Star Trek

Season 1 Episode 25

The Devil in the Dark

6
Aired Unknown Mar 09, 1967 on NBC
8.6
out of 10
User Rating
192 votes
9

EPISODE REVIEWS
By TV.com Users

Episode Summary

EDIT
Kirk investigates a series of grisly murders on a mining planet that are the work of a seemingly hostile alien creature.

Who was the Episode MVP ?

Tuesday
No results found.
Wednesday
No results found.
Thursday
No results found.
SUBMIT REVIEW
  • Attack of the carpet barf!

    10
    LOL SO SILLY BUT FUN!!!!
  • Is the Horta costume better than the original Godzilla's? Maybe.

    2.0
    Always considered this one of the worse episodes in the series, surprised how many high ratings it has been given. Granted, the story is ok; humans intruding in some creature's habitat and reaping the consequences, then finally learning to co-exist after smothing out some bumps.



    What bothered me is when the miners come across these dense spheres (Horta's eggs) and don't bother studying them, they simply move them, which causes the "mom" to come looking for its eggs and in the process kill a few humans. You would think people capable of interstellar travel would be a little more curious and (at least) study the spheres.



    The part that's really laughable is the Horta costume; simply a rug thrown over some stunt person. I realize this episode was filmed over 40 years ago, but come on! They could have done a little better...



    Oh yeah, I almost forgot; the part where Spoke mind melds with the creature and finally learns that it's distraught about its missing brood. The way Spok screams PAIN!!! PAIN!! over and over is just plain bad acting on the part of Leonard Nimoy. The director dropped the ball on this one, should have done more takes...moreless
  • Kirk and Spock attempt to reason with a creature that has been killing people.

    9.0
    This is one of the episodes of Star Trek that made me a fan of the Original Series. It was written by Gene Coon, perhaps the best writer on the show; certainly second only to Gene Roddenberry when it came to developing Star Trek's stories the first two seasons. The episode begins as a horror episode, with a monster attacking people. But instead of leaving it at that, Star Trek takes the next step and asks, "Why is it attacking people?" In doing so, it throws it throws out some interesting science fiction ideas. The episode mostly centers around Kirk, Spock, Bones, engineer Vandenberg (played by guest star Ken Lynch) and, of course, the monster. Leonard Nimoy deserves special mention; as Spock (and the monster) he knocks it out of the park, giving another outstanding performance. All in all, a great episode.moreless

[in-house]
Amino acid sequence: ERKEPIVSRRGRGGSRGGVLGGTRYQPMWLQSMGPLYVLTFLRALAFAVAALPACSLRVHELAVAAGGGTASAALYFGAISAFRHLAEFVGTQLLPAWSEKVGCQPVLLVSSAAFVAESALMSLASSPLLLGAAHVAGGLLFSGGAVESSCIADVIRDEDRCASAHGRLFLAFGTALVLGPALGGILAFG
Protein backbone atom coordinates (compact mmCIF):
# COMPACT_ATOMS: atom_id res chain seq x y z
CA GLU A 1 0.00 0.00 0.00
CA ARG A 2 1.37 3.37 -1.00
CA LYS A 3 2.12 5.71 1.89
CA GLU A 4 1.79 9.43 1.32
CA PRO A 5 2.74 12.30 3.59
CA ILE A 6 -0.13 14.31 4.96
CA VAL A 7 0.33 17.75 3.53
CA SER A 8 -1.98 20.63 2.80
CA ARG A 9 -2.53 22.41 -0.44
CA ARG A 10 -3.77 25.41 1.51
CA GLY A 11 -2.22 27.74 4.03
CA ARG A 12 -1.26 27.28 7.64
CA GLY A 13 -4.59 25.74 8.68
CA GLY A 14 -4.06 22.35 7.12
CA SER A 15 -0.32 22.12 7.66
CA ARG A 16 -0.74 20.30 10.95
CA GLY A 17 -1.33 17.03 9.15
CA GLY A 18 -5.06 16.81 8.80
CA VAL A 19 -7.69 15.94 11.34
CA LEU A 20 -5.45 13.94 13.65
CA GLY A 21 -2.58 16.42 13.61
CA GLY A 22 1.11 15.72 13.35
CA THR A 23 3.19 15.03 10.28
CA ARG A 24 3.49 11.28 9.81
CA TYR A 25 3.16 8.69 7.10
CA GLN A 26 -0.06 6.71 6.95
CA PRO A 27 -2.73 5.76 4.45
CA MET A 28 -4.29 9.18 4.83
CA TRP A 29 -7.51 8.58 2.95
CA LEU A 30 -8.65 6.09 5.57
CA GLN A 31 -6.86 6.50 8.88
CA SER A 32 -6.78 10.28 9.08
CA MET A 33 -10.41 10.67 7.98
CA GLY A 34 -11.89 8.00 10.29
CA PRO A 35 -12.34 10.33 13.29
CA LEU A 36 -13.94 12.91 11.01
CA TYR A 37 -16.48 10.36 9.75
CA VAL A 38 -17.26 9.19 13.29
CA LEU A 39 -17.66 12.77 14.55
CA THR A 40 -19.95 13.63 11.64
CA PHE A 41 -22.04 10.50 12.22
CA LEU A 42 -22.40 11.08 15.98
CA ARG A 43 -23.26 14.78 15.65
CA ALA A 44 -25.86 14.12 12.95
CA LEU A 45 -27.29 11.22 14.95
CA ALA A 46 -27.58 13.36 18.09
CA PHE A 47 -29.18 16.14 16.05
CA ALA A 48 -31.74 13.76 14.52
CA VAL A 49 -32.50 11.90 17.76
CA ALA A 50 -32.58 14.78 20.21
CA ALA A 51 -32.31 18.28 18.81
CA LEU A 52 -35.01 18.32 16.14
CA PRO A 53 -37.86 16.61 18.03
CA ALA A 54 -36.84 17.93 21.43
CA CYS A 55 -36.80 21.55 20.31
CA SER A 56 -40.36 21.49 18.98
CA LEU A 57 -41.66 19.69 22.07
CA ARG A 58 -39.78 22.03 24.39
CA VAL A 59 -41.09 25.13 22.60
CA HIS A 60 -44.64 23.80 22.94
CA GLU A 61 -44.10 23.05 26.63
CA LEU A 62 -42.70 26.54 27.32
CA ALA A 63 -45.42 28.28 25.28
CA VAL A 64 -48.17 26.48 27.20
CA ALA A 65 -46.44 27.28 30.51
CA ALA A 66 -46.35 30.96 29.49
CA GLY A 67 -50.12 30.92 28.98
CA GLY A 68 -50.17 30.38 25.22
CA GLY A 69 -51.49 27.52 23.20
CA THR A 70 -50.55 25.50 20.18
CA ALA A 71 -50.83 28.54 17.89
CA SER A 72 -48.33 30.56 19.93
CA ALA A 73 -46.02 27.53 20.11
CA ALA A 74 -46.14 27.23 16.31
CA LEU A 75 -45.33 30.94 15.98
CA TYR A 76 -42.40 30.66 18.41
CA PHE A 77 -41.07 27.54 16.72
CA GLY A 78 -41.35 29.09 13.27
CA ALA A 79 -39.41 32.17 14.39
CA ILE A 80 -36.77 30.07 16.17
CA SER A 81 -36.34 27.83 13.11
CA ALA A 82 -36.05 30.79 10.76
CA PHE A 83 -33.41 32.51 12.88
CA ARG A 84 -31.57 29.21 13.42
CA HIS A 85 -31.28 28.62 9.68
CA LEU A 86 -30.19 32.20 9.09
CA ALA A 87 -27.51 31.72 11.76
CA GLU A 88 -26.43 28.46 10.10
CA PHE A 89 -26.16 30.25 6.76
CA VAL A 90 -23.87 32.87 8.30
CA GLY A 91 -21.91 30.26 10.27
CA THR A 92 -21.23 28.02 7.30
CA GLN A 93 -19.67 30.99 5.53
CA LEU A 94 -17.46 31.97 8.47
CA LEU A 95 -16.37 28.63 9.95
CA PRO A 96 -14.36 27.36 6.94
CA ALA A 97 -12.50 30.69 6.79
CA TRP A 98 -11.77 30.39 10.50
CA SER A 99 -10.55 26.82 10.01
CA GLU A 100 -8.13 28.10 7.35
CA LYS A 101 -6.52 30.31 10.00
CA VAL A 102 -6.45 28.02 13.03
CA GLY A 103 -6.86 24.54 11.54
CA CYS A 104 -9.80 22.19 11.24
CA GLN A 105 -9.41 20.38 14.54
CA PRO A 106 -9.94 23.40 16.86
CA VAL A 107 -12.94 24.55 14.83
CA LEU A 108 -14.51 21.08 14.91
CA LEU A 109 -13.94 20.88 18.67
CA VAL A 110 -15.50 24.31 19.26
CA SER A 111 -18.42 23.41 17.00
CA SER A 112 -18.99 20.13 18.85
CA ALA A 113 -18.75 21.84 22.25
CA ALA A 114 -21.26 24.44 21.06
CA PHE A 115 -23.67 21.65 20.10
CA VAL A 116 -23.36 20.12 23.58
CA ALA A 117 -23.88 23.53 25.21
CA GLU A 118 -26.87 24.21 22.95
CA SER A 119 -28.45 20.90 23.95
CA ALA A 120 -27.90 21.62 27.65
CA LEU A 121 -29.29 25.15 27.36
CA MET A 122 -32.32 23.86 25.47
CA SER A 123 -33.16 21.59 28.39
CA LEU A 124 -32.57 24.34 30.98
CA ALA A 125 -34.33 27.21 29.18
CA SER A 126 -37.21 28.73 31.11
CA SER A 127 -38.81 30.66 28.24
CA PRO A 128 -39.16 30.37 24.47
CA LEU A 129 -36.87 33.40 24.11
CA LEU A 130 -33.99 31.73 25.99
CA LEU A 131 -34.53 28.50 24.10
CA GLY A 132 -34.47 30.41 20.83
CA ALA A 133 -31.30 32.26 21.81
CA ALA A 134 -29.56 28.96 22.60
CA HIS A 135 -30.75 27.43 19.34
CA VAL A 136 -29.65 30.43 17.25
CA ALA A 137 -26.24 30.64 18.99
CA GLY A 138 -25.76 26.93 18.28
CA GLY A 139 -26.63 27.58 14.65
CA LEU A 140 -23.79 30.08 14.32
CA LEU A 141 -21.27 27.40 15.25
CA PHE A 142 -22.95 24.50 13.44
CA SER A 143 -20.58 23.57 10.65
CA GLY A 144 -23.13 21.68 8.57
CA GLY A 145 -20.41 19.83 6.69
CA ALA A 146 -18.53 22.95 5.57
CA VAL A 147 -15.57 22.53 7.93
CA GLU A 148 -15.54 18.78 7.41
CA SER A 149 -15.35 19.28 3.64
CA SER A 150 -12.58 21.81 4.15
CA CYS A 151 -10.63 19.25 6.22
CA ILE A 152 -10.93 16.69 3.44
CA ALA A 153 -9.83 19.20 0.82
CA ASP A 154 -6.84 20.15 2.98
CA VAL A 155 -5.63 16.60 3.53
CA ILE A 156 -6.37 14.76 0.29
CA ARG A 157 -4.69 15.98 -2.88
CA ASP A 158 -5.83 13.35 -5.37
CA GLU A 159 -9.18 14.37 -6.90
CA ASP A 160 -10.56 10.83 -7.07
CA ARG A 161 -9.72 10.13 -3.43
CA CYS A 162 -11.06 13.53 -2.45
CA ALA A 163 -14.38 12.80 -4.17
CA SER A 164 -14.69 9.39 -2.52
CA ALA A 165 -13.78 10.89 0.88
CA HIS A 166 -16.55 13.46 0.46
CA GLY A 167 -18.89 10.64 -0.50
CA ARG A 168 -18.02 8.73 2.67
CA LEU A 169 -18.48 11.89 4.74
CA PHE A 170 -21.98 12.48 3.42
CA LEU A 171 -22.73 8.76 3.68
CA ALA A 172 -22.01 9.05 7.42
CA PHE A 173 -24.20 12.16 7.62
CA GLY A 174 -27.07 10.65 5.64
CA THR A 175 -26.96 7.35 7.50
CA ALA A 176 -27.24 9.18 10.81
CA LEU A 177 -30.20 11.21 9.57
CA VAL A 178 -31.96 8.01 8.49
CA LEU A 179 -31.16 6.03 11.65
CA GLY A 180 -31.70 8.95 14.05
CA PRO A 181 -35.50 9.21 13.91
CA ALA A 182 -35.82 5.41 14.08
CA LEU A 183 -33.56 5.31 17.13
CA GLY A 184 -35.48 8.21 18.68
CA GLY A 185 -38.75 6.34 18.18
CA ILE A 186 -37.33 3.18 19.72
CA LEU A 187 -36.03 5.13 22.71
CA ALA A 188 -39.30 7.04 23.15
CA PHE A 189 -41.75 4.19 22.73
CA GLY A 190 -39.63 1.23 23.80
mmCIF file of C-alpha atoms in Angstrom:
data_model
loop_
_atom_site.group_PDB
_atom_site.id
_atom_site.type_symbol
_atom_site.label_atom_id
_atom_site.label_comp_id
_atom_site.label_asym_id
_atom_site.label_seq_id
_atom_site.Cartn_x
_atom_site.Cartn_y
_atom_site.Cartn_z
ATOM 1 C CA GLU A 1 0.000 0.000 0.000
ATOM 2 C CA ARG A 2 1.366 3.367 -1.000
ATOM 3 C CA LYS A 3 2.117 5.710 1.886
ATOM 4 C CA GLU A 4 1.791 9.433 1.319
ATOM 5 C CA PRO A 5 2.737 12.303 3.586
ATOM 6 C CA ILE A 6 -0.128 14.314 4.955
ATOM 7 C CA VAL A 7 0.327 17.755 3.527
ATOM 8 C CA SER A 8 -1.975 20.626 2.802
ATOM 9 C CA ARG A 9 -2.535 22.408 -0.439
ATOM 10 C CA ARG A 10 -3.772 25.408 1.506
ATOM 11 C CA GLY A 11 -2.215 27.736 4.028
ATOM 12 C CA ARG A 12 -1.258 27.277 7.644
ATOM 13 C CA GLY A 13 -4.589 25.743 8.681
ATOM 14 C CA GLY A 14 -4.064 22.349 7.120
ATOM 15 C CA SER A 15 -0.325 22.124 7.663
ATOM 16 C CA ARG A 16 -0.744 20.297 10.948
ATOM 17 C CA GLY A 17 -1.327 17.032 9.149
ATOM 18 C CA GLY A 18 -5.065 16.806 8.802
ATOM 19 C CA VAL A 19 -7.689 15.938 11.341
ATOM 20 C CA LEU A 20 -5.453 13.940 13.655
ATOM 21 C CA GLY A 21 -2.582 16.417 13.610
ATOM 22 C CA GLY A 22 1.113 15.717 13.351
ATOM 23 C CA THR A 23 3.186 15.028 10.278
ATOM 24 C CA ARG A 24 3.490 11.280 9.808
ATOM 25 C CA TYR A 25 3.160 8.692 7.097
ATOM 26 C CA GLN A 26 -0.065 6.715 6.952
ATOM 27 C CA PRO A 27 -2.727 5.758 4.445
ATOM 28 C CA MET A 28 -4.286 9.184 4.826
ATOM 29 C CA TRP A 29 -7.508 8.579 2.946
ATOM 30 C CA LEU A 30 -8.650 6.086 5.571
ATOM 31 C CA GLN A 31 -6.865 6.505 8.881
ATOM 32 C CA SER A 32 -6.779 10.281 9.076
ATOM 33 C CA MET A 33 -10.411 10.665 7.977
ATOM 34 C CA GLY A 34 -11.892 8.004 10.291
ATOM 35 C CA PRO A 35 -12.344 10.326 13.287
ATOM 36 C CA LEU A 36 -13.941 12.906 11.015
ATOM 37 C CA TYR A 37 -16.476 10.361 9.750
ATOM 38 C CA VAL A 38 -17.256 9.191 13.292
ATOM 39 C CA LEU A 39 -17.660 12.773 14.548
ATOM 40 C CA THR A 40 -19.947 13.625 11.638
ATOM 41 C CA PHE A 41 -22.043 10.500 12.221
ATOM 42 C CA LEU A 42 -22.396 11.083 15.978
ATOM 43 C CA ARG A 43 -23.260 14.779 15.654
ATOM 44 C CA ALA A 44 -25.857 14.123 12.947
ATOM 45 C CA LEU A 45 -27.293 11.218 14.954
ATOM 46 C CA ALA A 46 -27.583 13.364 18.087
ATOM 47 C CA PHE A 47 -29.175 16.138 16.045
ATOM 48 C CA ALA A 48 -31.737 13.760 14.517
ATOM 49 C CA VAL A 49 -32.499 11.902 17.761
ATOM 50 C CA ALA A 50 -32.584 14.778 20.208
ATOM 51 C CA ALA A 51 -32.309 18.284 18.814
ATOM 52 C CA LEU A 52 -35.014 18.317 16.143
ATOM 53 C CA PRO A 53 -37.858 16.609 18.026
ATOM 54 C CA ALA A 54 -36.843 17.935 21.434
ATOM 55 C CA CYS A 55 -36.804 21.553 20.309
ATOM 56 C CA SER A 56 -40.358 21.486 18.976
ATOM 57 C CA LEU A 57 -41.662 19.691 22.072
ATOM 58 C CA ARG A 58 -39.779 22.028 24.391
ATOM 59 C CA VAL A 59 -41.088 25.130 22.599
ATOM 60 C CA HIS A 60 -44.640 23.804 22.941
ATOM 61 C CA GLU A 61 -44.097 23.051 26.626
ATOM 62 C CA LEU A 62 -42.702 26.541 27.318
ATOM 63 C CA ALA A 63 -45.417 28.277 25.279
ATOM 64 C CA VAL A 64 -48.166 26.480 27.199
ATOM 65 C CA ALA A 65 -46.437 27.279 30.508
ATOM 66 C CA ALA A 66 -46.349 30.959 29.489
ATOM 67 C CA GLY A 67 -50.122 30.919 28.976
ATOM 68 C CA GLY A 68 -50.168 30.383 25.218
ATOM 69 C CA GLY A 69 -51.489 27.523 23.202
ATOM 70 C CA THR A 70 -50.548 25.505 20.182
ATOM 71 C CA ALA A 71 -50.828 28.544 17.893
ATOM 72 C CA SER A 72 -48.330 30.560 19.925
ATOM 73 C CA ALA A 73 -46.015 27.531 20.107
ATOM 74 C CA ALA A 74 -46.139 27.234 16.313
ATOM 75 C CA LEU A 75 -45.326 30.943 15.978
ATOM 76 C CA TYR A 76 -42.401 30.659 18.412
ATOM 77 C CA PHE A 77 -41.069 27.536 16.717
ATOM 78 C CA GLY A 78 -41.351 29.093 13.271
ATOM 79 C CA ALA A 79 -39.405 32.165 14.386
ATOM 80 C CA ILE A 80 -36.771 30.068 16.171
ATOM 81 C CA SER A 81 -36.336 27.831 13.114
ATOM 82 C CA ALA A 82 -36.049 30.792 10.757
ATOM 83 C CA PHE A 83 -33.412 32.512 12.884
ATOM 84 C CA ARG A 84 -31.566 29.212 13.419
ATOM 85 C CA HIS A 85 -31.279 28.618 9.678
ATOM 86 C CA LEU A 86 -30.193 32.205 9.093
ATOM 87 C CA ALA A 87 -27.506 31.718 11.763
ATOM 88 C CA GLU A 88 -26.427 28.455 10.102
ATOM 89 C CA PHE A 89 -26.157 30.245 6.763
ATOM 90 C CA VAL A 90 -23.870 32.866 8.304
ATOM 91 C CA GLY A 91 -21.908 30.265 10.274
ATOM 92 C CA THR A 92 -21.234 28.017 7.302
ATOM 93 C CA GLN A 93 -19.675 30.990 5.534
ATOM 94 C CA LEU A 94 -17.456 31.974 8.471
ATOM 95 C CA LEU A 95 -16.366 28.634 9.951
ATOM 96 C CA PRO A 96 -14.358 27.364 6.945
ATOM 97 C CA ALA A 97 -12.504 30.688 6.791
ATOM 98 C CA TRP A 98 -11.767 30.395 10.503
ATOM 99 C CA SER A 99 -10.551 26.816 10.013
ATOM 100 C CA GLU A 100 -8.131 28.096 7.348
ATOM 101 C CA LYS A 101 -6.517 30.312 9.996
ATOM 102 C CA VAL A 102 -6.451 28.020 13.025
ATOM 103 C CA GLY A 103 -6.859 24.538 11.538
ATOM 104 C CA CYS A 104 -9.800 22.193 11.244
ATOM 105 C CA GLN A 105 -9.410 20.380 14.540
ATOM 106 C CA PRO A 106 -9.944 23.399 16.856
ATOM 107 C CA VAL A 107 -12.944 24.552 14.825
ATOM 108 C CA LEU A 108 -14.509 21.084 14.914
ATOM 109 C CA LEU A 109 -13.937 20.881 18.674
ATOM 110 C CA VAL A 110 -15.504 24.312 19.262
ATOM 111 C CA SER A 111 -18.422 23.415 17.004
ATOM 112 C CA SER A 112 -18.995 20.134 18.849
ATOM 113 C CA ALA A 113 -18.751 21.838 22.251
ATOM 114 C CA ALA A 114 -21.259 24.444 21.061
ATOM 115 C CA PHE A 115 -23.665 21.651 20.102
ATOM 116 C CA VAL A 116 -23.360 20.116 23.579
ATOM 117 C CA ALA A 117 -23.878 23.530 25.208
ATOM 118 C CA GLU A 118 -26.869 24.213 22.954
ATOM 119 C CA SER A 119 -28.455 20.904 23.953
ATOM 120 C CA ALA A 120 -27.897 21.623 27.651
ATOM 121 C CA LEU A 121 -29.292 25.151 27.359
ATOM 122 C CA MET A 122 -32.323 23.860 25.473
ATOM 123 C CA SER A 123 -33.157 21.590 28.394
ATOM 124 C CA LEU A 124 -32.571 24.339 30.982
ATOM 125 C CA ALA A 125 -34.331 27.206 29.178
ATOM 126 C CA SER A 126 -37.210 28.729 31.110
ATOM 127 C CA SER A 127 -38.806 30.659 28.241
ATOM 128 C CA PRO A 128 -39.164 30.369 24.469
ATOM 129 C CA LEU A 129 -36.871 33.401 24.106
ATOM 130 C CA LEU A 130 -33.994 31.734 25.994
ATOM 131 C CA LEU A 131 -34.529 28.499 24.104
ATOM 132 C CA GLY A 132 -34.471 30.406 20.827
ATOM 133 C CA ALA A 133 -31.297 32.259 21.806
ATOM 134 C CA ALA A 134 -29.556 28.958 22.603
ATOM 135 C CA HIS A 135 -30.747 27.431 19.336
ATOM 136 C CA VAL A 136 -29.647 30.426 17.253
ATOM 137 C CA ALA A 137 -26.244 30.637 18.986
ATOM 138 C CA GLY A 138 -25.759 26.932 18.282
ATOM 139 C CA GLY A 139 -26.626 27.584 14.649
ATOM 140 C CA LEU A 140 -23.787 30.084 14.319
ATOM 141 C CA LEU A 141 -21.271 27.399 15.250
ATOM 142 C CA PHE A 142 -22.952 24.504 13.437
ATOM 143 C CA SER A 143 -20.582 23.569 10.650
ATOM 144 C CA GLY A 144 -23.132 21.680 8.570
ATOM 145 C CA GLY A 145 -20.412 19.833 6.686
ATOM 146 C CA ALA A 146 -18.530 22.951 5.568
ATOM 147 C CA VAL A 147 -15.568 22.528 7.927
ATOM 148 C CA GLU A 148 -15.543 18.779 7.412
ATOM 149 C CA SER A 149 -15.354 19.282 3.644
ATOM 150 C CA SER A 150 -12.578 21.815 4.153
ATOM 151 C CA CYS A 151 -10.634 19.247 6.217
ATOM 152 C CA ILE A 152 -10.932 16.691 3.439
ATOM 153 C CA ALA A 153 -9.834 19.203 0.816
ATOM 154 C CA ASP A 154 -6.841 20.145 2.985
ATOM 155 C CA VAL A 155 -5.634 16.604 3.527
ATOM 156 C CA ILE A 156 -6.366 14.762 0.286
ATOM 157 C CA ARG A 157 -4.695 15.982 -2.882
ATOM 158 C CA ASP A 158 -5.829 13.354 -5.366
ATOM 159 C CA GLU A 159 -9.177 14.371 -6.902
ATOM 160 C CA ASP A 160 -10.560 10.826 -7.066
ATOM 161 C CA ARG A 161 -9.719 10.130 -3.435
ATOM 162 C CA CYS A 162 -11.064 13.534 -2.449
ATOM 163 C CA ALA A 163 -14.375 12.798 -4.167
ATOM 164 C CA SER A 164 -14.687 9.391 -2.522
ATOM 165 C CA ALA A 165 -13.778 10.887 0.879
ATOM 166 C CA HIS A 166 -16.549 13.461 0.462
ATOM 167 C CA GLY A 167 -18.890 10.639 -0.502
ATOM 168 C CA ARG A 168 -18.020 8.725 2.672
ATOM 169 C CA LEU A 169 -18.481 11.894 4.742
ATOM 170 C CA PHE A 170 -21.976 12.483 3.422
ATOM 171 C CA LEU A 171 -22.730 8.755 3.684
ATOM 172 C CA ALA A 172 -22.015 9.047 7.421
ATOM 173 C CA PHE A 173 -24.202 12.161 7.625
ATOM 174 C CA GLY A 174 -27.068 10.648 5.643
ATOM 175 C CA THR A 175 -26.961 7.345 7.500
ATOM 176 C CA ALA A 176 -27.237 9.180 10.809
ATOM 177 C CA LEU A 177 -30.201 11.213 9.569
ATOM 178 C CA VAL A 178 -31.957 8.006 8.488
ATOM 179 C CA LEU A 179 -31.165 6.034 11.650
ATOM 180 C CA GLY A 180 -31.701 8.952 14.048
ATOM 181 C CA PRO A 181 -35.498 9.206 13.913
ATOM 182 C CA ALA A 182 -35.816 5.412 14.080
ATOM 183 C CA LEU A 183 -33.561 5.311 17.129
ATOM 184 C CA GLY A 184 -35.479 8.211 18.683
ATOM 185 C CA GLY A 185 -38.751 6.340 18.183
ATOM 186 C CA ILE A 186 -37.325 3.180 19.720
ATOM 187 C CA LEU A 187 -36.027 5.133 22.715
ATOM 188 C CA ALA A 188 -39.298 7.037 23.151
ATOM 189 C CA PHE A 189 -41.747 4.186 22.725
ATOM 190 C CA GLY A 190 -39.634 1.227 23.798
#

• Miners on Janus VI get scared by some guy crawling under a poorly constructed turtle costume

    7.0
    What a beautiful message, really. I love the occasional theme in Star Trek that peace and beauty among other things are not always easy to see by mere appearance. I read it was one of Shatner's favorites with the additional side item that he lost his father during the shooting of this episode and the crew was quite supportive to him. I have used the "Horta lesson" many times in my life on misjudgment of character and behavior of people and situations. The creepiness and terror of this episode is overcome by warmth. What a nice idea.moreless
  • Kirk, Spock and McCoy investigate a series of incidents on a mining in which workers have been killed by a seemingly hostile subterranean creature. Although it looks somewhat cheap and dated in places, mostly a good episode...moreless

    9.5
    (Note that, as with all of my 'Star Trek' reviews, I am reviewing the original versions; I have not yet seen the remastered versions).



    I have been watching 'Star Trek' since I was very young, thanks to my father who was a casual viewer. When I started to really get into it during my teens, this episode stuck in my mind as being one of my favourites for whatever reasons.



    Something that works against this episode somewhat is its cheap and dated look. In most cases, I will defend original 'Trek' episodes, as I believe they mostly worked wonders considering the technical limitations of the time, not to mention the usually tight budget. But I have to admit, this one looks a bit ropey in places.



    A key example of this is the backdrop to the mining colony; while elsewhere in the series we are treated to some stunning matte backdrops, this one sadly just looks like a cheap painting, and looks very unconvincing.



    The caves too aren't the best (looking distinctly like paper mache in places), and the creature itself looks like something from a weaker moment of vintage-era 'Doctor Who'. Some episodes have dated better than others, and I have to say, time hasn't been very kind to this one.



    But for all that, the episode is redeemed by being a really good story. Look past the dodgy effects and sets, and this is a great piece of 'Trek' writing and direction.



    Unusual with this episode, is that it features extremely little of the Starship Enterprise. The entire teaser does not feature any crew members – a rarity in itself – and we only get a brief Enterprise scene at the start of the second act, and in the final, obligatory "all laugh at Spock" scene.